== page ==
Traditional strategic thinking, from Coasian firms to Porter’s value chains assumes that knowledge increases with scale. You have more access to suppliers, customers and markets and can apply that wisdom to running your business more efficiently. Bigger was better, in most if not all cases.
Yet a fundamental difference between knowledge and information is that while knowledge is personal and gained over time, information is fungible. It can move from one place to another with negligible loss of fidelity or value.
That’s why we’re now moving from a scale economy to a semantic economy, where the knowledge you own is not nearly as important as that which you can access. We’re also in the midst of a new industrial revolution in which an entrepreneur can leverage manufacturing, finance, marketing and even supercomputing resources from the cloud.
So it is no longer clear that scale advantages outweigh the strategic rigidity that comes with large enterprises. Big firms are learning that they need to network their organizations in order to stay competitive with an onslaught of nimble startups.
4. From Industries to Missions
In the past, competition was usually seen through the lens of industry analysis. You succeeded by finding a viable strategic position within well established industry principles. Planning was mostly an exercise in identifying the right mix of assets and capabilities to maximize operational excellence.
However, as Walter Isaacson noted in his acclaimed biography of Steve Jobs, the Apple founder revolutionized no less than 7 industries. In a similar vein, Amazon, a retailer, has been competing in enterprise computing and entertainment while Google and Elon Musk are seeking to transform the automotive industry.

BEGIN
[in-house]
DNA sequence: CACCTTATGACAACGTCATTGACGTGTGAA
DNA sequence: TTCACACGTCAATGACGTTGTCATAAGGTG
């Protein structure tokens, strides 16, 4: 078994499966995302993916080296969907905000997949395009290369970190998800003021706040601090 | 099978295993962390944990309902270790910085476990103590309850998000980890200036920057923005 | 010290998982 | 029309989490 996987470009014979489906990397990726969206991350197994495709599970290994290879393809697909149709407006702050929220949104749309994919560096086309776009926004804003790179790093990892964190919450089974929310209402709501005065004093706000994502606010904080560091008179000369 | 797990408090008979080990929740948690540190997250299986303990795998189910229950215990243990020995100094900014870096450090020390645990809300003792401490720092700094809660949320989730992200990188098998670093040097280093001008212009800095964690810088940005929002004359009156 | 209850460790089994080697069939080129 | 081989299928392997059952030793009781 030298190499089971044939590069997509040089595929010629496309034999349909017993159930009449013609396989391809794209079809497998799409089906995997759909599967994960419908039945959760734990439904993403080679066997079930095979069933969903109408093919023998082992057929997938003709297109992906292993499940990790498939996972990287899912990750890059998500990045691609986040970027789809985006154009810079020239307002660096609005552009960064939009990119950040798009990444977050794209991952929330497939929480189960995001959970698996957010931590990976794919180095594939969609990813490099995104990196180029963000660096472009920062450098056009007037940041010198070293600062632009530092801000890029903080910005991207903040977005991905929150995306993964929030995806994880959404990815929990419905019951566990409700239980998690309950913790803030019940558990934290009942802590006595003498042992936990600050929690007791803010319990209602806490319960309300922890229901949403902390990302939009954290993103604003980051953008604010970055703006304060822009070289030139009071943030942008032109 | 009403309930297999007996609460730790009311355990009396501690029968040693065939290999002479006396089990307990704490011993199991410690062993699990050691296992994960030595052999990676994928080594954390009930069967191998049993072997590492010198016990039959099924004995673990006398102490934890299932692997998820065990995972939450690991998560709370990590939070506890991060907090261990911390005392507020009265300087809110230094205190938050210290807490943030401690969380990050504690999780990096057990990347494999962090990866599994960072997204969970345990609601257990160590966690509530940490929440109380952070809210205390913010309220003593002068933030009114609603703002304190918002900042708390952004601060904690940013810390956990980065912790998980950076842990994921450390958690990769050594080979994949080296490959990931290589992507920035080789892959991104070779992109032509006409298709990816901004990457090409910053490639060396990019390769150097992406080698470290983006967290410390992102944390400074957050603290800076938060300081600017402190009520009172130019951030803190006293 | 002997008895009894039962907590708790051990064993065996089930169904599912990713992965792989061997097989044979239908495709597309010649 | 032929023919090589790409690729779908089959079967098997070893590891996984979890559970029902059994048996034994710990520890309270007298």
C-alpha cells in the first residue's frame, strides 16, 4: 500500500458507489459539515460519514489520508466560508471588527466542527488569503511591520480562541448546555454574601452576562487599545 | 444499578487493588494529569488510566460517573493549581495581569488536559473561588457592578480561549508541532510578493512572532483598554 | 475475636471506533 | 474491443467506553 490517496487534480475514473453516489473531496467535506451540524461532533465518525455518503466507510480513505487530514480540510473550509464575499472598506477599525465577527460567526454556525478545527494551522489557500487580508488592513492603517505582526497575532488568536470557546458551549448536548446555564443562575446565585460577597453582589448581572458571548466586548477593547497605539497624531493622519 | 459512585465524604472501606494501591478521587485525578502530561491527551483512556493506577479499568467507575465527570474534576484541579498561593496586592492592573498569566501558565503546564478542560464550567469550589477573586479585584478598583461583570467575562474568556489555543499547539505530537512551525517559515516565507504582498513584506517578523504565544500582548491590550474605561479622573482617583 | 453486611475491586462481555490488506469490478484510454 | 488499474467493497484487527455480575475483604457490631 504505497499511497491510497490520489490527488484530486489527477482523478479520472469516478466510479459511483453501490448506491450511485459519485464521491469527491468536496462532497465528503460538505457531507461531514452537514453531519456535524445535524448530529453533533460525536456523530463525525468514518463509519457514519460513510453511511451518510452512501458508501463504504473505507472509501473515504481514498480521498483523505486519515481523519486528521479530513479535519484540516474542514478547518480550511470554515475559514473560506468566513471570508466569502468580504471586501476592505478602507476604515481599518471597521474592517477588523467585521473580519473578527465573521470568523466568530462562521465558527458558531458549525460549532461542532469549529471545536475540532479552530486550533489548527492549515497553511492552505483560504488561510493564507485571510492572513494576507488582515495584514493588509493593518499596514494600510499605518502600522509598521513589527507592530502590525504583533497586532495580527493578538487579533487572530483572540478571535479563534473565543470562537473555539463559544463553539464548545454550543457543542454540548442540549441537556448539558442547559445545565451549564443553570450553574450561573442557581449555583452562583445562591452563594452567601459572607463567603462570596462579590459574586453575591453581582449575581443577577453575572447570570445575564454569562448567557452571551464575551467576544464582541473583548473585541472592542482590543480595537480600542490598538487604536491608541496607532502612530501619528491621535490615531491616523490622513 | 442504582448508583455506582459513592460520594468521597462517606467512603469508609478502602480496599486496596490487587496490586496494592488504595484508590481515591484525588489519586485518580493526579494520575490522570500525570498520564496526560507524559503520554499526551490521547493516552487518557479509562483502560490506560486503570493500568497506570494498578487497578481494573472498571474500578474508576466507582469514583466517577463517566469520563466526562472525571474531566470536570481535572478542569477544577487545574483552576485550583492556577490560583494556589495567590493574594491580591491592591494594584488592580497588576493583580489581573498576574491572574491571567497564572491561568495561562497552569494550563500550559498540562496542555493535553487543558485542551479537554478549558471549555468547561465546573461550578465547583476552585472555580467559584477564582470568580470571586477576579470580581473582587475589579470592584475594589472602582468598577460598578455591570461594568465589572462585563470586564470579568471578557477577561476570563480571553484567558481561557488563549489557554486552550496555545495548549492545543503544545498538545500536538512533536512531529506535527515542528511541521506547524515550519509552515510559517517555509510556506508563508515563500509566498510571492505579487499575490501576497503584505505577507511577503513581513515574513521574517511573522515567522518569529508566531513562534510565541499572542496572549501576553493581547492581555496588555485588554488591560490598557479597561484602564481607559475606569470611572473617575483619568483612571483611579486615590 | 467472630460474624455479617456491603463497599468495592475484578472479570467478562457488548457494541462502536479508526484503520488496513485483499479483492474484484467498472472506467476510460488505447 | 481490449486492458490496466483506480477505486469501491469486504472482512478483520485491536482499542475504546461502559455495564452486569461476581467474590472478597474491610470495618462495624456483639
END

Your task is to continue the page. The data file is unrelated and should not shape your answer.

So rather than thinking in terms of traditional industries, we need to think in terms of adjacencies. Amazon developed its supercomputing capacity running its online stores, then began offering access to other businesses. Google learned to excel at pattern recognition through its search business before it applied that capability to driverless cars.
In the past, I’ve referred to this activity as questing (as one would do in a role playing game). Rita Gunther McGrath describes it as competing in “arenas” rather than industries. Whatever you want to call it, industries no longer serve as viable strategic units. Competition—and opportunity for that matter—can come from anywhere.
5. From Strategic Planning to Bayesian Strategy and the New Learning Organization
For a long time, corporate strategy has been synonymous with planning. Corporate chieftains acted very much like army generals—scouting out the terrain and matching objectives to tactics. Your formulated the plan and then you executed it.
Today, extensive strategic planning has become untenable. By the time you gather information, check your numbers, analyze the situation, make the plan, revise the plan and build a consensus, the facts on the ground have already rendered the plan useless. Success is becoming more a matter of time and place than of vision or insight.
So it’s crucial that we move from strategic planning to Bayesian strategy, where we’re not trying to “get it right” as much as we are striving to become less wrong over time. This will entail creating new learning organizations that are able to manage complexity through combining human driven ambitions with automated market intelligence.
Most of all, strategy is becoming less about assets and capabilities and more about connections and access. It’s not so important anymore what you have—or even what you know—but how you can forge networks of purpose which can adapt in real time.